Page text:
There Is No Loving This Body

Photo by Morgan Basham on Unsplash

I really wish that I was one of those fat-positivity people.

Someone who honestly feels comfortable in their skin, no matter how large or small it is; someone who really believes that a bikini body is whatever body that happens to go into a bikini; someone who is not ashamed of the way that their body jiggles and rolls.

(I just want to take a moment to note that I am talking about me in this article. Me, me, me, me, me.I am being self-centered. I am judging me. I am judging my body. I am not judging you or your choices. I am too busy judging myself to judge you or your body or your choices. Chances are, I think you’re awesome. Rock on.)

I wish that I could like myself. I have had almost twenty-eight years to grow into this body, all of them as a Super-Fat; but I do not feel comfortable with it. I am not at peace at it. I never have been. It seems that, to me, for me to appreciate my body is akin to someone admiring the shipcraft of The Titanic — as they’re standing on the deck of the sinking ship.

There is something seriously wrong.

There are a lot of people who don’t like the way they look. Who would write the same things about themselves. Most of them are half my size, or less. I won’t discount their struggles or their mental anguish. They are beautiful. They are brilliant. They are seeing something about themselves that is not true, like looking through the worst funhouse mirror in the world.

I am not looking at a distorted mirror. I am looking at myself straight on.

“A Study in Cankles”, Musee des Beaux Arts, Paris. Just kidding. I took this with my cell phone and posted it to Instagram.

Most people that I know are through the internet. Many of them don’t know what I mean when I call myself fat.

I am beyond jovially rotund. Far past slightly chunky. Somewhere beyond more cushin’ for the pushin’. I am fat. Fat! — like Jeb!, but even less popular.

Sometimes, I wonder if there’s a global leaderboard of fat people. Am I in the top dozen? Tne top hundred? The top thousand? I know that I’m definitely somewhere up there. At my heaviest, I was somewhere over 550? Currently, I’m somewhere around 500.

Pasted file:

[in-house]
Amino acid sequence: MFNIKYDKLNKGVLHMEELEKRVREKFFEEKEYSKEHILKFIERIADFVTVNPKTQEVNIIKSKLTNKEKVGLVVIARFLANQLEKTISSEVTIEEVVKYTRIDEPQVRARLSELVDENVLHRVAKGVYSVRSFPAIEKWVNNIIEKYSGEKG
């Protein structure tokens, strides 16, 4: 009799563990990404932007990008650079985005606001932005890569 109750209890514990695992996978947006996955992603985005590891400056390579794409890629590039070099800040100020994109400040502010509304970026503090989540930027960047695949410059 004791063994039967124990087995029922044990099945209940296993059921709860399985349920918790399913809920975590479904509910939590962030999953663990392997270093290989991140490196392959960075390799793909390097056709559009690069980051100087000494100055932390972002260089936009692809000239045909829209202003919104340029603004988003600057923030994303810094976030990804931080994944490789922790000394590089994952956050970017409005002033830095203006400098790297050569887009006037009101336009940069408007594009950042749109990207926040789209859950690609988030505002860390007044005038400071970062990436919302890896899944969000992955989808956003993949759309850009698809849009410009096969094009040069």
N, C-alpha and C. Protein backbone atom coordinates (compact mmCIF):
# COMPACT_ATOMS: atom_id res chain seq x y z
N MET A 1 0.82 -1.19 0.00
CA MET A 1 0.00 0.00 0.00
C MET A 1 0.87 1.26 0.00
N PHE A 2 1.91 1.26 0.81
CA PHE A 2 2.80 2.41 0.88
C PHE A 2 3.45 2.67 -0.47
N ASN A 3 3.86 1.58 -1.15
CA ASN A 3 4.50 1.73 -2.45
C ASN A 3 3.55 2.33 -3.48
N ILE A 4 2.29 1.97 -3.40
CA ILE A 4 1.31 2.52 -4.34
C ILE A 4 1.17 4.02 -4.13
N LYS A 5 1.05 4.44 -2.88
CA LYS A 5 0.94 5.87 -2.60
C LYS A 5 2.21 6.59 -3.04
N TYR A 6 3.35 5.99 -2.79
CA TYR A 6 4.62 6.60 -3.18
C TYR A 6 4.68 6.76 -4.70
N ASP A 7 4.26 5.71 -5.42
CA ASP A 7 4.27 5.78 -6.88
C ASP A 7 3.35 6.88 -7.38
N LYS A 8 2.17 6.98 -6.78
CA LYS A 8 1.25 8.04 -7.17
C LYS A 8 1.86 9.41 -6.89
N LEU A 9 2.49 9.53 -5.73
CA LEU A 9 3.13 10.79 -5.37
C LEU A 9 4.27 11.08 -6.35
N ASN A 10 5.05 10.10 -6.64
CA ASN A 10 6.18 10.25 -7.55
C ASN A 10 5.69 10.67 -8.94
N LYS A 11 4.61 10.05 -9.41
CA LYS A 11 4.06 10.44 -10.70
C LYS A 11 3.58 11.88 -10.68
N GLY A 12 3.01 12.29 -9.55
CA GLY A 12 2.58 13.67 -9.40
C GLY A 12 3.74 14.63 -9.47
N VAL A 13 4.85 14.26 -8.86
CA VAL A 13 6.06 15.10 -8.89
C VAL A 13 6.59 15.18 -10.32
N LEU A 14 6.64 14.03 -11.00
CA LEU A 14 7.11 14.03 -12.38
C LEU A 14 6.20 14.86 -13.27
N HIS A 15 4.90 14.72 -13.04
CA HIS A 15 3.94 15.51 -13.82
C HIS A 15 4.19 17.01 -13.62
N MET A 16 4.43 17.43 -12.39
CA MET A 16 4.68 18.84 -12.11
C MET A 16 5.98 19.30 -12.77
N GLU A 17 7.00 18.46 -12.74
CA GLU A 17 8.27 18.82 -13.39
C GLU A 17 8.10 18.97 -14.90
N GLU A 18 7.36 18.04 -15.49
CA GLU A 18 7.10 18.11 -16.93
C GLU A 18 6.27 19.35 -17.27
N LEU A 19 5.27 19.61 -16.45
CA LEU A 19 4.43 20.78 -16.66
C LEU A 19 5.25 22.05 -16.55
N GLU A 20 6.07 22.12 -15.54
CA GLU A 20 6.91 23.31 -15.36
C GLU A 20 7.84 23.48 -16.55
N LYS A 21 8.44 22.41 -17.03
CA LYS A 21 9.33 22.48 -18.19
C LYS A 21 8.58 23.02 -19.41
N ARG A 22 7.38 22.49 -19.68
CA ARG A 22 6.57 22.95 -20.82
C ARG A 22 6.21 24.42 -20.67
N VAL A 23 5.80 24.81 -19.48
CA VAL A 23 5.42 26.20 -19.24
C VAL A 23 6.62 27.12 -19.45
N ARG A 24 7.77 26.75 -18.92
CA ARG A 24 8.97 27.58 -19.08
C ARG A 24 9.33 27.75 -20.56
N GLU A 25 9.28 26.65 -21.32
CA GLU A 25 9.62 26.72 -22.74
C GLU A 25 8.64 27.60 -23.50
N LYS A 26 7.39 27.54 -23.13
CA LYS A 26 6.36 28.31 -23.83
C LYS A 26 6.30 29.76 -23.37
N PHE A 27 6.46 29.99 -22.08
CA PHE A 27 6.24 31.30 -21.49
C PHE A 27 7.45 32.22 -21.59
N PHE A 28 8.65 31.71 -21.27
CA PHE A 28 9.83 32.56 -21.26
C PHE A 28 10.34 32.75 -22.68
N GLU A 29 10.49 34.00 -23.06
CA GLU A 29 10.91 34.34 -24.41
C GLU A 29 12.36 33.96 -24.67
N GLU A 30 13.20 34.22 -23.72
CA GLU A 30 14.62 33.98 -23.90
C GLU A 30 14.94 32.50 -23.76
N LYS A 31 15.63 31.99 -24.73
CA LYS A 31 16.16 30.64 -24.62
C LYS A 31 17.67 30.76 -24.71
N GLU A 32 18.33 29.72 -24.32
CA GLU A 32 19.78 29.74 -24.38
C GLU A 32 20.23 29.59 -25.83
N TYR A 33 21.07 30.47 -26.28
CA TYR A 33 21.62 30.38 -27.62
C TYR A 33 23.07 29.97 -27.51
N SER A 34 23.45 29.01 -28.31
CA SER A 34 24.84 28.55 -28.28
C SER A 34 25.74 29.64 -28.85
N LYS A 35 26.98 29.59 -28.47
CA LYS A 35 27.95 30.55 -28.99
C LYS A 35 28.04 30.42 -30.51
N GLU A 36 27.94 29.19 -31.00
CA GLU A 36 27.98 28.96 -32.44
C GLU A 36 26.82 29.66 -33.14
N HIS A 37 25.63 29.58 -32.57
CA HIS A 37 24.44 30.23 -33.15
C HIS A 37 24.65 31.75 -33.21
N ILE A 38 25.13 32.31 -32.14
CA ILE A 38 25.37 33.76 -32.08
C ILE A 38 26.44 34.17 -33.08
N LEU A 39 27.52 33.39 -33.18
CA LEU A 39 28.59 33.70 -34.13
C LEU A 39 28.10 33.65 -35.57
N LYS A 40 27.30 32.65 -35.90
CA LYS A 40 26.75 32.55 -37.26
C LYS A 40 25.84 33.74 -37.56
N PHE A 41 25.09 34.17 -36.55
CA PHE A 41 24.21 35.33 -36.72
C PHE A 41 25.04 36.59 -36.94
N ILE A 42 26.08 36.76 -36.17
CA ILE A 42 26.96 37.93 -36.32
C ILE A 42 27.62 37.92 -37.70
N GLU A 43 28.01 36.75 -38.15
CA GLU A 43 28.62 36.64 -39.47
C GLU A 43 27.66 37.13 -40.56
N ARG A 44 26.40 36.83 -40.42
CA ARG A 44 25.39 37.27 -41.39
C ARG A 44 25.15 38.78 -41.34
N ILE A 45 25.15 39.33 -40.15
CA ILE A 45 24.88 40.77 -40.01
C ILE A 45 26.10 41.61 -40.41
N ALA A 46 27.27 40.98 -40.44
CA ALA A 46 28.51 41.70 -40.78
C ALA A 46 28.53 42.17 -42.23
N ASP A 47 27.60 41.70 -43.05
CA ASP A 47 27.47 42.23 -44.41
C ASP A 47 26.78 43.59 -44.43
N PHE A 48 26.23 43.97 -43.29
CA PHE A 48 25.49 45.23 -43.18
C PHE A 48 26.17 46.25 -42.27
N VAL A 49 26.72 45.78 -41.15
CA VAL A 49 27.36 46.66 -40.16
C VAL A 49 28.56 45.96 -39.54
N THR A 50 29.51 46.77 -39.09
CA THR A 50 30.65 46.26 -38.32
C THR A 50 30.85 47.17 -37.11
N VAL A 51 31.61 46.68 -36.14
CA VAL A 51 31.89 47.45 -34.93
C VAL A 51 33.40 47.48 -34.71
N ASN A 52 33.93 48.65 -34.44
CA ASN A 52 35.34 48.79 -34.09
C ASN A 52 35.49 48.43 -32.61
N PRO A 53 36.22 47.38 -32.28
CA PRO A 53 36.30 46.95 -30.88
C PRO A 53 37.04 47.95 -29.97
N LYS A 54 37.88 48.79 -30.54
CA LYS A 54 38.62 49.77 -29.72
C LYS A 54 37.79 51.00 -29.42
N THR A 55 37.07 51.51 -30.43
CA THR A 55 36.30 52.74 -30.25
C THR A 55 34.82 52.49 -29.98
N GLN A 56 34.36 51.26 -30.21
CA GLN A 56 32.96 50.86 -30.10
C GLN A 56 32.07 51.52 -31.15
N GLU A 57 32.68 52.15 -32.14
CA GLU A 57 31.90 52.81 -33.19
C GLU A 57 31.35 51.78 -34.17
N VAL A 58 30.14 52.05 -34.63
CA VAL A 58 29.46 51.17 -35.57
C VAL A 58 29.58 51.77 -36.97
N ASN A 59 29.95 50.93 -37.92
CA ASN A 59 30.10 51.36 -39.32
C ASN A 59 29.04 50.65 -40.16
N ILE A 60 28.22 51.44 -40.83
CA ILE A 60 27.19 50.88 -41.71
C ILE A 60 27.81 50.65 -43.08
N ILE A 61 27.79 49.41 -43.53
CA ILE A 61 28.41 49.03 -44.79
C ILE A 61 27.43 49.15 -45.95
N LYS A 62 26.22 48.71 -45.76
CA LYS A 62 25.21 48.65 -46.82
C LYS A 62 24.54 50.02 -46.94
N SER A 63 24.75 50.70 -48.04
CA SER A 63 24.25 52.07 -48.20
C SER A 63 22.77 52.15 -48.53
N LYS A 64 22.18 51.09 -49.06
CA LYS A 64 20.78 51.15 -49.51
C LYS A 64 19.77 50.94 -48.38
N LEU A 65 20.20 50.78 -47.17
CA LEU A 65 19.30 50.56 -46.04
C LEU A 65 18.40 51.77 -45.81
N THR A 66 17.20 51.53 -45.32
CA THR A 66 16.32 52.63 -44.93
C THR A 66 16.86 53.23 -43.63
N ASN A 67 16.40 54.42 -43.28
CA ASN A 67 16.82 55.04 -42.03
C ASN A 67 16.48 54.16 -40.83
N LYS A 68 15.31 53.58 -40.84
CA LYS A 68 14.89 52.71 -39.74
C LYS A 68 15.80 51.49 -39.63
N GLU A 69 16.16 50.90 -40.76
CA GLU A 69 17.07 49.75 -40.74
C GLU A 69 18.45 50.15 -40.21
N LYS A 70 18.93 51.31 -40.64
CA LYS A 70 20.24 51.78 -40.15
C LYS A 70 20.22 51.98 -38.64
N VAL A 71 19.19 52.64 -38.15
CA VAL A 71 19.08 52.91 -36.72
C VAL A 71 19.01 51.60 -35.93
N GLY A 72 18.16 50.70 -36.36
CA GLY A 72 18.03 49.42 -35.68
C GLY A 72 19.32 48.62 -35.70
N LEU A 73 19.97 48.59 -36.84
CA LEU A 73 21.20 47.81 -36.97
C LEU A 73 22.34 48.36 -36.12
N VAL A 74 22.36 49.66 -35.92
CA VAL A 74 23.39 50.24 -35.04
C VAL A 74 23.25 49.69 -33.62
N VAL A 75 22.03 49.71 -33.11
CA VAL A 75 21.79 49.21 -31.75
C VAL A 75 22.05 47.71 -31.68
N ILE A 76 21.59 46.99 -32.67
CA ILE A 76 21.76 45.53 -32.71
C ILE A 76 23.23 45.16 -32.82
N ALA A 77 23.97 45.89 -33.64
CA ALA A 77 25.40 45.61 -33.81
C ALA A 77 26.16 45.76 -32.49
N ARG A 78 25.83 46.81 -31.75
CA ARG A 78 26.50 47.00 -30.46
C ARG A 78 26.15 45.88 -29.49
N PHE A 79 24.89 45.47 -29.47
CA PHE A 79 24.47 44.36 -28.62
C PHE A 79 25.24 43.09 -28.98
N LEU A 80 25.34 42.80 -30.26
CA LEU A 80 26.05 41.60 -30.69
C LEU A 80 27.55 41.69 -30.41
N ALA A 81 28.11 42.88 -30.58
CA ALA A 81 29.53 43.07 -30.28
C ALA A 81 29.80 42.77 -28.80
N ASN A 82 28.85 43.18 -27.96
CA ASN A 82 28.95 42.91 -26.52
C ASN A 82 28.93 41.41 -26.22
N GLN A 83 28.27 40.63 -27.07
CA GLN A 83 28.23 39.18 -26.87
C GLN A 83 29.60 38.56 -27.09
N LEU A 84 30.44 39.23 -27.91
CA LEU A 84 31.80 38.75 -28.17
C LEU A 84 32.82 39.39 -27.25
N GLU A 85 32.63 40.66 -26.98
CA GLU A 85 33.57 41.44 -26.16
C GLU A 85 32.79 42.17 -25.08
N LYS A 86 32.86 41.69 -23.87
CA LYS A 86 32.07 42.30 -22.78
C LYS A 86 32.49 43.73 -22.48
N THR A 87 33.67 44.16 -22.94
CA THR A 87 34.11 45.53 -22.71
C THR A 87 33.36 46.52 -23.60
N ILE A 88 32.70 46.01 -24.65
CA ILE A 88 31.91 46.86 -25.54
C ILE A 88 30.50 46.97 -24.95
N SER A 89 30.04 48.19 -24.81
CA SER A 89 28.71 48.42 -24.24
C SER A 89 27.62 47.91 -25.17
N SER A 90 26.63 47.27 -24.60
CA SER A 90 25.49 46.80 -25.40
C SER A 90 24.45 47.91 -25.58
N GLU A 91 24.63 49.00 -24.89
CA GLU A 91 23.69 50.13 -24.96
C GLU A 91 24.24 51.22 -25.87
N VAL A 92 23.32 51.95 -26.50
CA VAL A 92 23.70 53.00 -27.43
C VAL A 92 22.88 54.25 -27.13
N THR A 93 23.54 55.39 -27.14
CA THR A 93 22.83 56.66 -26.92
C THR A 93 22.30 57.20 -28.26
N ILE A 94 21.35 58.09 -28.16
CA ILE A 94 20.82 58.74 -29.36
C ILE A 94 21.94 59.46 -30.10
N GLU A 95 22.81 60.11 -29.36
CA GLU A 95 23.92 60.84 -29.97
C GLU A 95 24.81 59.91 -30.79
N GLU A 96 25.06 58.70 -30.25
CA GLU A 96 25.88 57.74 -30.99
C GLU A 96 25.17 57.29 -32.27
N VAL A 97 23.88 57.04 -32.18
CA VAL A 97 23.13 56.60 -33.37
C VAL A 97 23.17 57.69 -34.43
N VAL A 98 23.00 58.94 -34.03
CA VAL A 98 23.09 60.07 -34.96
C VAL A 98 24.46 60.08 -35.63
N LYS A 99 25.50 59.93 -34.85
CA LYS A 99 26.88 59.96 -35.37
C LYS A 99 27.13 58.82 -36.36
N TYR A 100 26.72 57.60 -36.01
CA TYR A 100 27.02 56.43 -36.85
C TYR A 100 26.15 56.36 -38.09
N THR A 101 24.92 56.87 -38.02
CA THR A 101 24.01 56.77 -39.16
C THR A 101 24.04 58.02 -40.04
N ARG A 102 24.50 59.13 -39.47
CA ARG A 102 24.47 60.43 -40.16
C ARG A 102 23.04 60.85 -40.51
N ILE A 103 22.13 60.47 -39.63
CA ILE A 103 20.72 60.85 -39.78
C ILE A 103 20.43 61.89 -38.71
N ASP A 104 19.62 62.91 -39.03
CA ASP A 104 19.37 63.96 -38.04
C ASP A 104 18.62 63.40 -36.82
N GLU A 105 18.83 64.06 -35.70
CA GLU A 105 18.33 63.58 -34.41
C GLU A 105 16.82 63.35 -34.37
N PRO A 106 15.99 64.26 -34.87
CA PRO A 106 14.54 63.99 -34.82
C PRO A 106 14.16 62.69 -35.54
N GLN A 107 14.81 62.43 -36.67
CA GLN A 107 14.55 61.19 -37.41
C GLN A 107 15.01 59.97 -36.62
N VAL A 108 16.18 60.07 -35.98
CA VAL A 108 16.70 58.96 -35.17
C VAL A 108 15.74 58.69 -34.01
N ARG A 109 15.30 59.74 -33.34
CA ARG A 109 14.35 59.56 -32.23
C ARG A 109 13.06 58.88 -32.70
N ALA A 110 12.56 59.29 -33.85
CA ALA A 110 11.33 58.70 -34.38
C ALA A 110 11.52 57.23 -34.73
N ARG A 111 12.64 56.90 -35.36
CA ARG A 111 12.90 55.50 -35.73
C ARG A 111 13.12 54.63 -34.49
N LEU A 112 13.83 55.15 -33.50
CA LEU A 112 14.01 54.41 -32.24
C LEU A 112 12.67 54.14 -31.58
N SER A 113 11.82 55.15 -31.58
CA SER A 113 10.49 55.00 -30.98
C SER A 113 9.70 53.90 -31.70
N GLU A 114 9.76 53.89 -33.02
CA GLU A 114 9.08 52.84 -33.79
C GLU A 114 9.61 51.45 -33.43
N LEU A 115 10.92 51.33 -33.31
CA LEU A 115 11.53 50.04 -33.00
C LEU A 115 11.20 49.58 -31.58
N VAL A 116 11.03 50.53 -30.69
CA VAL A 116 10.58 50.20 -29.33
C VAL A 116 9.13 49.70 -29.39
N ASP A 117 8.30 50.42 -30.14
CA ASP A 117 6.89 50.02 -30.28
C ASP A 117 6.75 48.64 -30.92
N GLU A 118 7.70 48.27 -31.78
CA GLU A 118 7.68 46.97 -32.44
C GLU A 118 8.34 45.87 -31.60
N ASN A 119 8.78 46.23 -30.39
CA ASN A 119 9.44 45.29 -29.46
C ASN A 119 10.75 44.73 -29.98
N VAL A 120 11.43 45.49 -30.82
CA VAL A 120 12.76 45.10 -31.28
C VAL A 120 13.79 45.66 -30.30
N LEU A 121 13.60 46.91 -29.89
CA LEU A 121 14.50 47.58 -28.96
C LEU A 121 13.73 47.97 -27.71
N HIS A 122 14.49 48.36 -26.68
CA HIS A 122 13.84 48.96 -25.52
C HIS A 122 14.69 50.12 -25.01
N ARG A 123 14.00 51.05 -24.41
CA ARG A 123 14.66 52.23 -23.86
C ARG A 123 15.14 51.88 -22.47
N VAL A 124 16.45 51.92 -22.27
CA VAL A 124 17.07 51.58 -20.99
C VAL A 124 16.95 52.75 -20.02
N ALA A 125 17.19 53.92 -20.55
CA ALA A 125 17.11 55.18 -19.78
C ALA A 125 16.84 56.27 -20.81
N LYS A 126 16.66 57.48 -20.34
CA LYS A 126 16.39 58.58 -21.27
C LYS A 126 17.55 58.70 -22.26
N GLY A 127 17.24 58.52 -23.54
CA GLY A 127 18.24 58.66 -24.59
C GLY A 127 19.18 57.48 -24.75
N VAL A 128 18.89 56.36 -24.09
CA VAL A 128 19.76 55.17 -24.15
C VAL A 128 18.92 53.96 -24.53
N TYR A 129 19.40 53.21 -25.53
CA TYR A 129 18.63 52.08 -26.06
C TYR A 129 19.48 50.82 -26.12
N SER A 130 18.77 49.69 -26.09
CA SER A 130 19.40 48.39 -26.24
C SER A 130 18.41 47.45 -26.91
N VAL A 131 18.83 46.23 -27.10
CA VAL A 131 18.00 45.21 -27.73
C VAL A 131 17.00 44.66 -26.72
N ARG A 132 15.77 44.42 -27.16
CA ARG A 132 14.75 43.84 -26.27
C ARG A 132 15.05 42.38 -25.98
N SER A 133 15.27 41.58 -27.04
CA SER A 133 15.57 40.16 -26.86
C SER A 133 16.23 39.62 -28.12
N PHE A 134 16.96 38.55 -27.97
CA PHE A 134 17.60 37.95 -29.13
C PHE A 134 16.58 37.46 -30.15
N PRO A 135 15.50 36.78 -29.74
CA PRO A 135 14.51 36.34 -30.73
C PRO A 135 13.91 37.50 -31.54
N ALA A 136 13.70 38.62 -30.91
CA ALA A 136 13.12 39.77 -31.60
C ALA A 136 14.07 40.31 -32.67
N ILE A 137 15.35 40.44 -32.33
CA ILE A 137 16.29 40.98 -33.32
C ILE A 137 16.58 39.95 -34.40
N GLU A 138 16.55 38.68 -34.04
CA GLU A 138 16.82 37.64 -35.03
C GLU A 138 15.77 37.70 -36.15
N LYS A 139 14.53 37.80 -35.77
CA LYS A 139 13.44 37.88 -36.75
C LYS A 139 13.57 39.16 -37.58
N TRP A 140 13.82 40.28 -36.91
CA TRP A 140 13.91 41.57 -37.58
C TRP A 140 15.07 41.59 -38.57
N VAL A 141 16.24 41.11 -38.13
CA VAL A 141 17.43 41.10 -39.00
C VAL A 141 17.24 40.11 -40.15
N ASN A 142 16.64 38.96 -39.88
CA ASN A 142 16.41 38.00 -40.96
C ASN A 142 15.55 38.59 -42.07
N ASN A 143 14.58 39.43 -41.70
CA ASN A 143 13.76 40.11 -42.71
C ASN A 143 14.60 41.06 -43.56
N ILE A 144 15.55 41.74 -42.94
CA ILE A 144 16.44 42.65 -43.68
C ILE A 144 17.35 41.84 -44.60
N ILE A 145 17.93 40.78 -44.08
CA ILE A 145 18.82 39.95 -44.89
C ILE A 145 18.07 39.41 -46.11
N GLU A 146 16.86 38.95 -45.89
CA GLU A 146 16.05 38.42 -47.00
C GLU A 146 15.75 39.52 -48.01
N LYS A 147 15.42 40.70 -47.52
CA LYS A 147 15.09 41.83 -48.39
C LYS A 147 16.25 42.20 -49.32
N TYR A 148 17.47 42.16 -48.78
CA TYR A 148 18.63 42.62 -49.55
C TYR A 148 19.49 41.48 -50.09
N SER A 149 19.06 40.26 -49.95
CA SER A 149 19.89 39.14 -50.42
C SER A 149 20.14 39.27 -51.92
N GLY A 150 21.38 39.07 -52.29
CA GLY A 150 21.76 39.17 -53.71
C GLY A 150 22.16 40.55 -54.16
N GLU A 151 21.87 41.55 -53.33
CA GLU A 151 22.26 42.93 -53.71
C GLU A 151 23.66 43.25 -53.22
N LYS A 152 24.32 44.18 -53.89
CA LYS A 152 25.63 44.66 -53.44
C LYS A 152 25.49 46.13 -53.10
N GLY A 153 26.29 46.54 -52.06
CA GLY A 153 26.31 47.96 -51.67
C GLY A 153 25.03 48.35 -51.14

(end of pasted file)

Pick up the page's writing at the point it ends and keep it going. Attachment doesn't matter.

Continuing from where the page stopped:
There are hippos, literal hippos, in the news, who weigh in the same neighborhood as me. But, for a hippo, that’s just more cushin’ for the pushin’.

For me, it’s a five-alarm fire.

I do not hate my body for the mere form of it, but for its function as well. Or, rather, its lack of function.

I cannot sit in a normal-sized seat. I cannot wear normal-sized clothes. I cannot contort my body the way that normal-sized people do. I cannot inhabit their spaces. I can’t get out of the back seat of a car without doing gymnastics. I cannot walk the same distance as a normal-sized person. I cannot breathe as quietly as a normal-sized person. I do not have the same stamina as a normal-sized person. I will not have the same lifespan as a normal-sized person.

I could keep going with these. They’re all true.

There is an adage that, if you are going to say something mean to a friend, you should never say anything true, because you cannot apologize for the truth. I, like many people, have a cruel inner-voice telling me that my body is fucked up.

Unlike many of those people, I cannot dismiss this voice as the errant ramblings of The Vampire of Despair. It is the truth. The simple, cold truth.

I cannot live in this body. Nor can I love it. There is no making peace with this behemoth.

I will break this body. Eventually. I will bring it in line. I will bring it as close to normal as I can.

Zach J. Payne writes poetry, plays, and young adult fiction. He’s an assistant at Ninja Writers, where he helps new writers find their voice and their tribe. He was the query intern for Pam Victorio at D4EO, and his novel Somehow You’re Sitting Here was selected for Nevada SCBWI’s 2015–16 Mentor Program. He lives in Reno, and has a plan to lose weight and travel the world. Follow along on his adventure and support the adventure if you can!